Seeing through the claim of transparency

There has been an interesting series of articles on Sky News looking at PMs, Parliament, how money is received and from who. If you haven’t seen it I would take a look as it is an interesting example of how data is being used and developed. There is an associated spreadsheet that will tell you the money your MP has received and who it came from.

This move is all about transparency and has been talked about as a major step forward. But what has become obvious is that the transparency is perhaps more opaque than it first appears. The information is just a figure and a name. Sky reporters tried to track back to identify the donations and the business they came from but was frustrated on many levels.

In crisis communication I talk a lot about the need for transparency but this has made me wonder whether as comms professionals and leaders we have lost sight of what it really means. In the case above the real transparency would be to say this figure came from this organisation for this specific reason. When I worked in the police the gifts and hospitalities register required a lot of information as well as the times the gift had been turned down.

I remember declaring a tin of biscuits that the local newspaper had sent at Christmas. Did anyone really want to know? I am not sure. But that was a level of transparency that would have given people all those elements of who, what, where, when and why. The approach would have been more ground breaking by Parliament and MPs then just a figure with no clarification.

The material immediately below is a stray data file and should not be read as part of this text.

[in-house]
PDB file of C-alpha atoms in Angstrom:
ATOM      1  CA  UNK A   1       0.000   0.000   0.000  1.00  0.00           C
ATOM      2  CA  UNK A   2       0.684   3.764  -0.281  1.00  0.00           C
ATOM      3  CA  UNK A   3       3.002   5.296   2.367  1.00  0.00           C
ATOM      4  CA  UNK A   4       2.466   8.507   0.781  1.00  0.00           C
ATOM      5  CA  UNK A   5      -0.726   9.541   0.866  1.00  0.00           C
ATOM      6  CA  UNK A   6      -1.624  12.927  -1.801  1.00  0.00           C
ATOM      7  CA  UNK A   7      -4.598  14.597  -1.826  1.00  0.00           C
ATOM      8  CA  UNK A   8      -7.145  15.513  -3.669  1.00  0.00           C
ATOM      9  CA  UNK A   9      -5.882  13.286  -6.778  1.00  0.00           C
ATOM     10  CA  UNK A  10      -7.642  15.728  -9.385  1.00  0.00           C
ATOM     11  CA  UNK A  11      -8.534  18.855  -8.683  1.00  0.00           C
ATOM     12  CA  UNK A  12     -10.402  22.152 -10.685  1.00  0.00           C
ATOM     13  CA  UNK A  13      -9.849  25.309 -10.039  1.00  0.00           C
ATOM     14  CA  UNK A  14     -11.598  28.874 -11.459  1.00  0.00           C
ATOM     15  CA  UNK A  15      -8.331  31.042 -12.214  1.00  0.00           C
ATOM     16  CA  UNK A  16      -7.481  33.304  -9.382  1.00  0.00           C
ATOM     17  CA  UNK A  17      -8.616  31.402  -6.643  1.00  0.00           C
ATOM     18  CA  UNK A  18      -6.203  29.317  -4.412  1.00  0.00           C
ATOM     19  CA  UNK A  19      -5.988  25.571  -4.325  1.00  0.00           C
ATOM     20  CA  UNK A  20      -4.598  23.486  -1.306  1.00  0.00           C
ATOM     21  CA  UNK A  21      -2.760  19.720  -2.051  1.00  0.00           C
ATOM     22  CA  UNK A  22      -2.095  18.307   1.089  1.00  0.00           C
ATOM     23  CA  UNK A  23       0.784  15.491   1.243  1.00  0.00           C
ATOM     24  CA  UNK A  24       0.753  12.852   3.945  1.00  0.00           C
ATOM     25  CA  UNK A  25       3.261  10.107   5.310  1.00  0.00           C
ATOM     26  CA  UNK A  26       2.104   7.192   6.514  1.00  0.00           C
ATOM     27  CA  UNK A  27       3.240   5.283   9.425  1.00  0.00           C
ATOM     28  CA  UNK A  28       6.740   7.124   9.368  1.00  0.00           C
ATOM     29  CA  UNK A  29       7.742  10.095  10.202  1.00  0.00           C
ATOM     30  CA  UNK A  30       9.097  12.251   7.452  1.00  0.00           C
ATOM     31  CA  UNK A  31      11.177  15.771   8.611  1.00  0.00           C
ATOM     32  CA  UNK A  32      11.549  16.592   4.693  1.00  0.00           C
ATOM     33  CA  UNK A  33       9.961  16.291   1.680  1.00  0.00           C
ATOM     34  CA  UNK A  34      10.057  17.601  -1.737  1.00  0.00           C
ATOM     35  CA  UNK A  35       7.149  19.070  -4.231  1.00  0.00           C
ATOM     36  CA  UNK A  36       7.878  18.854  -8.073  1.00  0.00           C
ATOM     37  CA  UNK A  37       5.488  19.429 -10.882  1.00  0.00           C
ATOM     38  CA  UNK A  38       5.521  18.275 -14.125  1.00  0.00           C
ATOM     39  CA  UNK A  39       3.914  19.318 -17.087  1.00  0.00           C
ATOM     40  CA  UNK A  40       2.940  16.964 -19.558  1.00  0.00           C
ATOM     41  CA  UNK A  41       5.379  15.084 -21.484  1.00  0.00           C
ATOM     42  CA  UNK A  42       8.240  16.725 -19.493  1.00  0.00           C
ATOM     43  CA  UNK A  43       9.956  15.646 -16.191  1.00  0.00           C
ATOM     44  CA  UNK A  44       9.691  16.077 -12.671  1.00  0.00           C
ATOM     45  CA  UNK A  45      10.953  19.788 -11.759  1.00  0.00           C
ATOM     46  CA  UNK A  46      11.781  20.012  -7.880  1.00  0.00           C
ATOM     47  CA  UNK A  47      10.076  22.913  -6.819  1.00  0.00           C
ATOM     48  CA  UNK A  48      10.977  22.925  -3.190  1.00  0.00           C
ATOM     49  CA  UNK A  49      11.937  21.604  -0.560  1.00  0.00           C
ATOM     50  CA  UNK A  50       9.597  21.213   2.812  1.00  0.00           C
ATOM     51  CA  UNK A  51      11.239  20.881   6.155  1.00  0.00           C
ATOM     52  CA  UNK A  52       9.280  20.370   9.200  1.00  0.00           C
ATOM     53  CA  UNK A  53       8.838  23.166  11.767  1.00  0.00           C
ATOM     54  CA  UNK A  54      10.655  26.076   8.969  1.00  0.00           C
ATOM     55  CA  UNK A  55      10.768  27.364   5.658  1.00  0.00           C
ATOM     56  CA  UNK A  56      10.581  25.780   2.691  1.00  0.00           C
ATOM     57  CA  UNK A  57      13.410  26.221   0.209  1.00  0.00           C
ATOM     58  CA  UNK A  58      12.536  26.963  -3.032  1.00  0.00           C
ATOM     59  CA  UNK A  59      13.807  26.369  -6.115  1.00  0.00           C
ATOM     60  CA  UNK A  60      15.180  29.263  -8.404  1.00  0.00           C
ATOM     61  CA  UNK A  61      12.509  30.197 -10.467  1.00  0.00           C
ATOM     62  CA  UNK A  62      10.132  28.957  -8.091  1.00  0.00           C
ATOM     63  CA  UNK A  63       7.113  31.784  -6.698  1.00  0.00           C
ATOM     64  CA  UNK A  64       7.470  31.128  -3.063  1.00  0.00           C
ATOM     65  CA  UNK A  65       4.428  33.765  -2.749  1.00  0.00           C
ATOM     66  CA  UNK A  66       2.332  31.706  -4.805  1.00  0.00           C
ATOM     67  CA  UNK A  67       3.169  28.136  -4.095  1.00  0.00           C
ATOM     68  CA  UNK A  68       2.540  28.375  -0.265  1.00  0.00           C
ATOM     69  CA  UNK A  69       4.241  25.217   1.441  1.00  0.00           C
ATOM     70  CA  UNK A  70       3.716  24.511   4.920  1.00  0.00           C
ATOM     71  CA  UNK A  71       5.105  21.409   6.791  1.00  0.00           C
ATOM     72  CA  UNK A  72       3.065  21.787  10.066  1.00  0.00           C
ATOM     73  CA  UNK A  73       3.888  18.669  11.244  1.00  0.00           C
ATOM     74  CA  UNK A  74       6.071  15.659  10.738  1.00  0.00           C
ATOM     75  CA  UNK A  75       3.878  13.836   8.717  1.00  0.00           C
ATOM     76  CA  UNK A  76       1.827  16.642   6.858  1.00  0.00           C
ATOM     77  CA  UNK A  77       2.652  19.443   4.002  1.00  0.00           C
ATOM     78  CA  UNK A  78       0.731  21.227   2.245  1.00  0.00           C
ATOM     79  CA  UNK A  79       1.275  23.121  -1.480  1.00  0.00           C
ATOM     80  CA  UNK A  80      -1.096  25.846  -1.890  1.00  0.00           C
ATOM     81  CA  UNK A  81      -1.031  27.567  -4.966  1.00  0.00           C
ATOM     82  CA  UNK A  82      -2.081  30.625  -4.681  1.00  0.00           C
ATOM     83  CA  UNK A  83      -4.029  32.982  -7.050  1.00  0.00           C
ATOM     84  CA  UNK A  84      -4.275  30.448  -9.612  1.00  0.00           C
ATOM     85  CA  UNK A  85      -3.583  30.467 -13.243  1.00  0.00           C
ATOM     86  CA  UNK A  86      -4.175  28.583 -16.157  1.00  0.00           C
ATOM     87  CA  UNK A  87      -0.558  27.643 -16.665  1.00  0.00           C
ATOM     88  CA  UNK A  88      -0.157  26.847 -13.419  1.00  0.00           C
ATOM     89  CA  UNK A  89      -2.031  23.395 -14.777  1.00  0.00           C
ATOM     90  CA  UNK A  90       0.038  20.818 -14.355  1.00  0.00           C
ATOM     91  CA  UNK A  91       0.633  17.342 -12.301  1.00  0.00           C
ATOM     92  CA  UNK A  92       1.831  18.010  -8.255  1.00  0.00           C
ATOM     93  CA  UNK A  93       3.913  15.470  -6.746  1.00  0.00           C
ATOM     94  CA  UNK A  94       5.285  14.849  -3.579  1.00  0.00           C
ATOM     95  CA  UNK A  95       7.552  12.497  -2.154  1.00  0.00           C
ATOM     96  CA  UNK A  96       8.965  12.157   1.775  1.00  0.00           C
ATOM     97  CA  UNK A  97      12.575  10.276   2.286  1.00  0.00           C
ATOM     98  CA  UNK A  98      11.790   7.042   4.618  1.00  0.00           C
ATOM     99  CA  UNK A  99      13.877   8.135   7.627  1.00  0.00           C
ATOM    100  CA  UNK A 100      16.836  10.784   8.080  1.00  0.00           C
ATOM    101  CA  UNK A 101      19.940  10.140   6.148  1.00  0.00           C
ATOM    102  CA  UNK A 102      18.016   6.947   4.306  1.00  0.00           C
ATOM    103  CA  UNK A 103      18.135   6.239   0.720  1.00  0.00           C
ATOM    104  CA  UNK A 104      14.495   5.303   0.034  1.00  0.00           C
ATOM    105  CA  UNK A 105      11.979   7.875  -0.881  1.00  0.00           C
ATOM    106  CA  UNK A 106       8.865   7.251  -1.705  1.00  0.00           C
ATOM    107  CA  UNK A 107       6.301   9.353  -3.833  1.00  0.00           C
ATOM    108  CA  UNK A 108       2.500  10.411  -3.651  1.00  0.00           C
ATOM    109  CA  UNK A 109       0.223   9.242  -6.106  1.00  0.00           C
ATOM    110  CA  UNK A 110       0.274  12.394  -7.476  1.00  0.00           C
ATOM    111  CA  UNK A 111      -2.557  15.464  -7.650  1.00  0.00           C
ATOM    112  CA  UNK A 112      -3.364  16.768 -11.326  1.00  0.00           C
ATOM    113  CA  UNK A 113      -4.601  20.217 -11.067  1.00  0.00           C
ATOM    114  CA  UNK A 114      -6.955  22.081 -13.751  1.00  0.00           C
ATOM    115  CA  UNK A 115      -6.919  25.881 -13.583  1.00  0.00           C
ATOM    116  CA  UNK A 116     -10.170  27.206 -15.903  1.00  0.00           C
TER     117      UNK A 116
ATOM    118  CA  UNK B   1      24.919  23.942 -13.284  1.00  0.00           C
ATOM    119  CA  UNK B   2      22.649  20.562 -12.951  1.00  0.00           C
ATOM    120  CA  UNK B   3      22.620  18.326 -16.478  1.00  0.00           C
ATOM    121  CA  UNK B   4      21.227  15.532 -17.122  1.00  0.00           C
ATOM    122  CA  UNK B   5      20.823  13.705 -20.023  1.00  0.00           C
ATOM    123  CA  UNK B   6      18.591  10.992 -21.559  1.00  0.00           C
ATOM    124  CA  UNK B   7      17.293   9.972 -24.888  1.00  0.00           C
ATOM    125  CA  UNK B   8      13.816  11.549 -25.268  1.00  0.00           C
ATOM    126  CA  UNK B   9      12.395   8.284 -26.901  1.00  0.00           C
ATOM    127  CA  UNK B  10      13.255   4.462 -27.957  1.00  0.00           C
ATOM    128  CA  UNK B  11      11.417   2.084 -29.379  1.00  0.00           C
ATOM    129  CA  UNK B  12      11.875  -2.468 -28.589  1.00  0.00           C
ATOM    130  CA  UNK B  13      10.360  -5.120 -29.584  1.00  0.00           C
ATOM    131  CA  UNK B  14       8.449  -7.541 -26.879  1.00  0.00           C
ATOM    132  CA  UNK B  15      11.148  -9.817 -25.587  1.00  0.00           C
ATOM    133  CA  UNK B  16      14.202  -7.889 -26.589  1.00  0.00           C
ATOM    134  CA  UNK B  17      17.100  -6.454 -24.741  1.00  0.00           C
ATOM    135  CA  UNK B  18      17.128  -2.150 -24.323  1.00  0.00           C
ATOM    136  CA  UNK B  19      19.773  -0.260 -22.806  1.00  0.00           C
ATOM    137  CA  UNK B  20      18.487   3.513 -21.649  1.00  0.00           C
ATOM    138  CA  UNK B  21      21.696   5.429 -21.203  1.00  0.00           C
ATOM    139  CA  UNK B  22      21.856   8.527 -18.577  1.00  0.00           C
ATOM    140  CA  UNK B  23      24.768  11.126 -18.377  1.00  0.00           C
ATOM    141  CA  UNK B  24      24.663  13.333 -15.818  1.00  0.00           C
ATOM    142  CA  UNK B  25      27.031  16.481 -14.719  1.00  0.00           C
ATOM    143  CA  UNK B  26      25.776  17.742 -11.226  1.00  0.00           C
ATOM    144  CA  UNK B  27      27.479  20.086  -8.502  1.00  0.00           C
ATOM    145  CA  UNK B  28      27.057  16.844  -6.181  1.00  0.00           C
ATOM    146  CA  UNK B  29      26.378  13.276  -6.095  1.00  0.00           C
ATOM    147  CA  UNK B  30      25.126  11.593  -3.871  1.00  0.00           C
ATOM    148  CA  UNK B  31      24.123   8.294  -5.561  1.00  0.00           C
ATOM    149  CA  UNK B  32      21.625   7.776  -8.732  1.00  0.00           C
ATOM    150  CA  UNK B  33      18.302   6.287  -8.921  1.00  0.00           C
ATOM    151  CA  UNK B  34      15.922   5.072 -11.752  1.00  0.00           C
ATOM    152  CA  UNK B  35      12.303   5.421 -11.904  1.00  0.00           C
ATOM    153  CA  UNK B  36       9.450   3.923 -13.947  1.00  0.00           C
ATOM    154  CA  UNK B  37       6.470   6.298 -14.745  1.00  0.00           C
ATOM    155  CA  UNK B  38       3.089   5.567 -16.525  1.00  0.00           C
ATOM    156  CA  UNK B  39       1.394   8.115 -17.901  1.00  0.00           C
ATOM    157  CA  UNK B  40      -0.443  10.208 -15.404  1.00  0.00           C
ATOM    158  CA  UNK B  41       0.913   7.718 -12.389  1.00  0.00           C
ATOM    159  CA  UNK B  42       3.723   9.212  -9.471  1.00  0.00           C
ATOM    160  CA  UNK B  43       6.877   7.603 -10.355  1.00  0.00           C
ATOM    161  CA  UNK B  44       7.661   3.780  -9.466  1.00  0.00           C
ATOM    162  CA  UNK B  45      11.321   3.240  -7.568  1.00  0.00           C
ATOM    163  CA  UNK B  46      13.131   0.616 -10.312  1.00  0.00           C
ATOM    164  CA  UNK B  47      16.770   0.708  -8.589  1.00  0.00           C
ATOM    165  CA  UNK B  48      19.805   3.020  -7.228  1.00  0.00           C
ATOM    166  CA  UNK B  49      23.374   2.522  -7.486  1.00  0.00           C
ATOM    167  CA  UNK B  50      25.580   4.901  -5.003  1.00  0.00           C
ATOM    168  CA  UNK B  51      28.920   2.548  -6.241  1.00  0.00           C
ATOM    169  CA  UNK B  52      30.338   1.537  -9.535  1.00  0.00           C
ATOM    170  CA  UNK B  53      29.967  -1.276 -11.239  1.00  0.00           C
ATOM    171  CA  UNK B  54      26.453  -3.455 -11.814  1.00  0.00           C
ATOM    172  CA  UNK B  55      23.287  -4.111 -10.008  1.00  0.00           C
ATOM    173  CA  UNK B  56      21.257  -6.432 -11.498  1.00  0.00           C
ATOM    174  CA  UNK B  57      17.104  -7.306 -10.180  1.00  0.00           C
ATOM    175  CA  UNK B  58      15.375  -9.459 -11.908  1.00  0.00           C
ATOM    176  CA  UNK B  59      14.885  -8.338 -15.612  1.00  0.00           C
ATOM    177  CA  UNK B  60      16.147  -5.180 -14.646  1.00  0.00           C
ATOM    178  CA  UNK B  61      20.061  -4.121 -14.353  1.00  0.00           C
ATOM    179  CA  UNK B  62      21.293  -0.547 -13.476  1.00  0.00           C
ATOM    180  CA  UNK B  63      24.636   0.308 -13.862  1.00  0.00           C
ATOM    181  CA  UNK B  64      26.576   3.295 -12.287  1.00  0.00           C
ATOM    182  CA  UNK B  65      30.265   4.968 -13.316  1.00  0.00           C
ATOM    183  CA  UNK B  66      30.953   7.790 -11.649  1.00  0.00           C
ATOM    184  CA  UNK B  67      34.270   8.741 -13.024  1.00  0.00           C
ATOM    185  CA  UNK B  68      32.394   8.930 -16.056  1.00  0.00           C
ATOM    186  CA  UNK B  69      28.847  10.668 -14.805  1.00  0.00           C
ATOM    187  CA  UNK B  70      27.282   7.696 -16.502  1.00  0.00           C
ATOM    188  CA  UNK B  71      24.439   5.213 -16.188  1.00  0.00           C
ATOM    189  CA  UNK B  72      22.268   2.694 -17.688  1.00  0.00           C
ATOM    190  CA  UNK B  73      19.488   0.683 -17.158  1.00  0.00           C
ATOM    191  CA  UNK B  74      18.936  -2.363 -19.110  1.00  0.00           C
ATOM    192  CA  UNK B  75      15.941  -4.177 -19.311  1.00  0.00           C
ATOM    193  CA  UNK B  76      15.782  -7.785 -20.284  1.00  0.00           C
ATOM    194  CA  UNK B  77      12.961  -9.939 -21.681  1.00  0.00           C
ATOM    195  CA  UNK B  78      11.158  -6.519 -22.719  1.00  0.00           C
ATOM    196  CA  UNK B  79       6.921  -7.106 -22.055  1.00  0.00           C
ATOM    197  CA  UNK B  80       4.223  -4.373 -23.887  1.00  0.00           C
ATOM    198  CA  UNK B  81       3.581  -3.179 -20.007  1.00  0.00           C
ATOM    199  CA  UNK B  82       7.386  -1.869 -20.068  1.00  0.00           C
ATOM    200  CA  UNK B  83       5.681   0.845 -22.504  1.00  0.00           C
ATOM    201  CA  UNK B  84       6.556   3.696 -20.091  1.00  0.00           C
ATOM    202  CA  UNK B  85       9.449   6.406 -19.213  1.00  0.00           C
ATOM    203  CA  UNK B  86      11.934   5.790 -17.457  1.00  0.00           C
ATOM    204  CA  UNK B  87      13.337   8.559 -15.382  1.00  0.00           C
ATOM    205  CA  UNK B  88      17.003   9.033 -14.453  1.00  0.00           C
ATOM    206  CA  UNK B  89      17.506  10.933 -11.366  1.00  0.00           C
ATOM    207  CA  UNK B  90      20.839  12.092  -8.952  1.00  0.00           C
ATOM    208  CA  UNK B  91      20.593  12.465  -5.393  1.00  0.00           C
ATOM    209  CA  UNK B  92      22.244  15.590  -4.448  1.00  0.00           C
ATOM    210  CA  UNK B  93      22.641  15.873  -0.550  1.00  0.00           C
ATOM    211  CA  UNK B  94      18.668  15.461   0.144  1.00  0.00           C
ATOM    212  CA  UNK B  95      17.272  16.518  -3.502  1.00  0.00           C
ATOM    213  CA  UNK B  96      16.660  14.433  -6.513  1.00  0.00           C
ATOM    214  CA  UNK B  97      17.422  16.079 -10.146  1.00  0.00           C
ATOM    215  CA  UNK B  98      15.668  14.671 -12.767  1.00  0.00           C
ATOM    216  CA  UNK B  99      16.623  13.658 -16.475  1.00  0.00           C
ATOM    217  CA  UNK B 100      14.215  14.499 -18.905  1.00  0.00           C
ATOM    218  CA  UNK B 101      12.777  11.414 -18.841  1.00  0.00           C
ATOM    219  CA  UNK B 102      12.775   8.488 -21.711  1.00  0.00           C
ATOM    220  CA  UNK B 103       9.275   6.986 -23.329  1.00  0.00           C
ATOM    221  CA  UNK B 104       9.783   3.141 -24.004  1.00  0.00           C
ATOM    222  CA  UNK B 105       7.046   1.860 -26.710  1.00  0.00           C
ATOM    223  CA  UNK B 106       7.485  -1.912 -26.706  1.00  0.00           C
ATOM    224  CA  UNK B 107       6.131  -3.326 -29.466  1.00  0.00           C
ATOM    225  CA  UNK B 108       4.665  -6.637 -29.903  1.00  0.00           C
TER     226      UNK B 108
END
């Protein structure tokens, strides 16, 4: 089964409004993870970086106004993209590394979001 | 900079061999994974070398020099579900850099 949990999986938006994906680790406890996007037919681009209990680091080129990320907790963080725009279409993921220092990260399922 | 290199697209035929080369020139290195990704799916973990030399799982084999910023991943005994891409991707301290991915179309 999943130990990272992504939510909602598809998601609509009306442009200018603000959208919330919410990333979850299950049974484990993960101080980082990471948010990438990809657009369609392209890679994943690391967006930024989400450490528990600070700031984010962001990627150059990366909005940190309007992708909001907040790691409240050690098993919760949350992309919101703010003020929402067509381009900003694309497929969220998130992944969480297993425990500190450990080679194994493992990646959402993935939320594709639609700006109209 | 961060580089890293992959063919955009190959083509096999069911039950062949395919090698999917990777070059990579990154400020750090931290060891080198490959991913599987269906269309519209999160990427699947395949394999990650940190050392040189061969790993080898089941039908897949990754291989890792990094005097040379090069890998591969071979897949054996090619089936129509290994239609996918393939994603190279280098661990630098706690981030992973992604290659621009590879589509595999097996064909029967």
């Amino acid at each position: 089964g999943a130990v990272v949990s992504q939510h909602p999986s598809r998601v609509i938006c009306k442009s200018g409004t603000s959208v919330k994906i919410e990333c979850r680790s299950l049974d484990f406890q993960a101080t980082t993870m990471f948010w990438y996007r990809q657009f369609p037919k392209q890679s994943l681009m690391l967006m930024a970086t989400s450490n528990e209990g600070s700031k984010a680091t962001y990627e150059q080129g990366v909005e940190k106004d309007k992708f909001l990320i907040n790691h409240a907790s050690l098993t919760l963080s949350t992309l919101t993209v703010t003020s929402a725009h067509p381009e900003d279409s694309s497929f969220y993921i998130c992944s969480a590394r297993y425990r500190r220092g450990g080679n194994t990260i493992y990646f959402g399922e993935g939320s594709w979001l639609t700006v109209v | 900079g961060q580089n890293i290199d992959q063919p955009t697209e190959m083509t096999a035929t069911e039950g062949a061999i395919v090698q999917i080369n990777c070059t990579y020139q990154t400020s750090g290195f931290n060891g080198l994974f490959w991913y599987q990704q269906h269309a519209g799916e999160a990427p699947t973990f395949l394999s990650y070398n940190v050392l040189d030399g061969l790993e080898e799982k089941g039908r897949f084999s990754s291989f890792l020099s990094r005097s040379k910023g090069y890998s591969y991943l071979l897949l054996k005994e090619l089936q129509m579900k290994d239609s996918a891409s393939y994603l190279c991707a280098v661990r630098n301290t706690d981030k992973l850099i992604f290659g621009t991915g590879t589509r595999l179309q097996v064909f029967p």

What started as an exercise in transparency can quickly become an issue that needs to be managed. Many people will want to know more, and will have questions of their local MPs. What may be genuine relationships with a clear issue and approach could start to look more sinister. More information would have quickly identified those issues that were seen as questionable. It is important to remember that there is nothing illegal that has been identified in the figures according to Sky. The issues are more about ethical behaviour and morality.

This same problem of transparency is something that we may see with lots of documents that get produced on financial matters, diversity and equality, recruitment and retention. Are we playing into the hands of conspiracy theorists and critics by just failing to add some context?

It may be time for communication professionals to stand up and question the way information is published, what is not included, and to show what real transparency looks like.

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